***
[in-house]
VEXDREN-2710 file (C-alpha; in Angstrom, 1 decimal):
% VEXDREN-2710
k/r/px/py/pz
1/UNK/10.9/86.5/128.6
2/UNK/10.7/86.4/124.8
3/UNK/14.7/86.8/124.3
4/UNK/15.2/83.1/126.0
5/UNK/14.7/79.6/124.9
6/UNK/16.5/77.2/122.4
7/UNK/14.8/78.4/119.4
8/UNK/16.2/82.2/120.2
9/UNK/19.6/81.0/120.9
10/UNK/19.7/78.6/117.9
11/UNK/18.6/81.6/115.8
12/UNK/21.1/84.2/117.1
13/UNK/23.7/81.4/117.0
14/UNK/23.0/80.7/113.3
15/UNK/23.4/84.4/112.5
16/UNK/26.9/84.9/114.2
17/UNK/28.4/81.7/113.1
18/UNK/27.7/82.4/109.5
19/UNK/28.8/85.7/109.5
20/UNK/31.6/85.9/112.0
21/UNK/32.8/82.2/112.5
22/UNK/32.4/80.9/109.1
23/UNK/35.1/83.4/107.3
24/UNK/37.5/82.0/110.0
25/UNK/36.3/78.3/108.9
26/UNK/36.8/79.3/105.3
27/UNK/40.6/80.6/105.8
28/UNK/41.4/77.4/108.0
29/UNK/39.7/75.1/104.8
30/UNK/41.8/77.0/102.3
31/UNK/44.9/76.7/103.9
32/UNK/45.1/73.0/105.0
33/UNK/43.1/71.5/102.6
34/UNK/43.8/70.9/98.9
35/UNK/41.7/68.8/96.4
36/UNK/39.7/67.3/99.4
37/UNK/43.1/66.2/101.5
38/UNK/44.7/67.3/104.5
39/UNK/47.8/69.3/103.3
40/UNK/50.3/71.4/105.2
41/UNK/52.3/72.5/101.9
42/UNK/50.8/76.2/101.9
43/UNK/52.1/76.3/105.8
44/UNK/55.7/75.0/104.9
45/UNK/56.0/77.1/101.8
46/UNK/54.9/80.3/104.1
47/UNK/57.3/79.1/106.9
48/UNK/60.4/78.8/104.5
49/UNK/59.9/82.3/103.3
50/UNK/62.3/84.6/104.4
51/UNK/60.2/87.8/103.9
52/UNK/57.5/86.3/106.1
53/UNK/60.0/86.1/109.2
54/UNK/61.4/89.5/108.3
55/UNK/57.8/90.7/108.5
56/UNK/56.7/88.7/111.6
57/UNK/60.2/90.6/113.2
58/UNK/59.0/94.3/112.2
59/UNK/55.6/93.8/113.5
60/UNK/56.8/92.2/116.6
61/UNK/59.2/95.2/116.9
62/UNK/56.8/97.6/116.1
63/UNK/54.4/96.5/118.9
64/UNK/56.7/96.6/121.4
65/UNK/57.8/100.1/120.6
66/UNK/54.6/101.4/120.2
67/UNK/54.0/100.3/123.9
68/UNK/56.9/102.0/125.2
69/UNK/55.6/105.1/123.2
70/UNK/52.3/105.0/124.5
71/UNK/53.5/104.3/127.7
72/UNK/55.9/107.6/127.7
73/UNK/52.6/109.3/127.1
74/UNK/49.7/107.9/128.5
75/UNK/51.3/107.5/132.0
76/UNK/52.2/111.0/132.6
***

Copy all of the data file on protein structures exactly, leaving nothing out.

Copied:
[in-house]
VEXDREN-2710 file (C-alpha; in Angstrom, 1 decimal):
% VEXDREN-2710
k/r/px/py/pz
1/UNK/10.9/86.5/128.6
2/UNK/10.7/86.4/124.8
3/UNK/14.7/86.8/124.3
4/UNK/15.2/83.1/126.0
5/UNK/14.7/79.6/124.9
6/UNK/16.5/77.2/122.4
7/UNK/14.8/78.4/119.4
8/UNK/16.2/82.2/120.2
9/UNK/19.6/81.0/120.9
10/UNK/19.7/78.6/117.9
11/UNK/18.6/81.6/115.8
12/UNK/21.1/84.2/117.1
13/UNK/23.7/81.4/117.0
14/UNK/23.0/80.7/113.3
15/UNK/23.4/84.4/112.5
16/UNK/26.9/84.9/114.2
17/UNK/28.4/81.7/113.1
18/UNK/27.7/82.4/109.5
19/UNK/28.8/85.7/109.5
20/UNK/31.6/85.9/112.0
21/UNK/32.8/82.2/112.5
22/UNK/32.4/80.9/109.1
23/UNK/35.1/83.4/107.3
24/UNK/37.5/82.0/110.0
25/UNK/36.3/78.3/108.9
26/UNK/36.8/79.3/105.3
27/UNK/40.6/80.6/105.8
28/UNK/41.4/77.4/108.0
29/UNK/39.7/75.1/104.8
30/UNK/41.8/77.0/102.3
31/UNK/44.9/76.7/103.9
32/UNK/45.1/73.0/105.0
33/UNK/43.1/71.5/102.6
34/UNK/43.8/70.9/98.9
35/UNK/41.7/68.8/96.4
36/UNK/39.7/67.3/99.4
37/UNK/43.1/66.2/101.5
38/UNK/44.7/67.3/104.5
39/UNK/47.8/69.3/103.3
40/UNK/50.3/71.4/105.2
41/UNK/52.3/72.5/101.9
42/UNK/50.8/76.2/101.9
43/UNK/52.1/76.3/105.8
44/UNK/55.7/75.0/104.9
45/UNK/56.0/77.1/101.8
46/UNK/54.9/80.3/104.1
47/UNK/57.3/79.1/106.9
48/UNK/60.4/78.8/104.5
49/UNK/59.9/82.3/103.3
50/UNK/62.3/84.6/104.4
51/UNK/60.2/87.8/103.9
52/UNK/57.5/86.3/106.1
53/UNK/60.0/86.1/109.2
54/UNK/61.4/89.5/108.3
55/UNK/57.8/90.7/108.5
56/UNK/56.7/88.7/111.6
57/UNK/60.2/90.6/113.2
58/UNK/59.0/94.3/112.2
59/UNK/55.6/93.8/113.5
60/UNK/56.8/92.2/116.6
61/UNK/59.2/95.2/116.9
62/UNK/56.8/97.6/116.1
63/UNK/54.4/96.5/118.9
64/UNK/56.7/96.6/121.4
65/UNK/57.8/100.1/120.6
66/UNK/54.6/101.4/120.2
67/UNK/54.0/100.3/123.9
68/UNK/56.9/102.0/125.2
69/UNK/55.6/105.1/123.2
70/UNK/52.3/105.0/124.5
71/UNK/53.5/104.3/127.7
72/UNK/55.9/107.6/127.7
73/UNK/52.6/109.3/127.1
74/UNK/49.7/107.9/128.5
75/UNK/51.3/107.5/132.0
76/UNK/52.2/111.0/132.6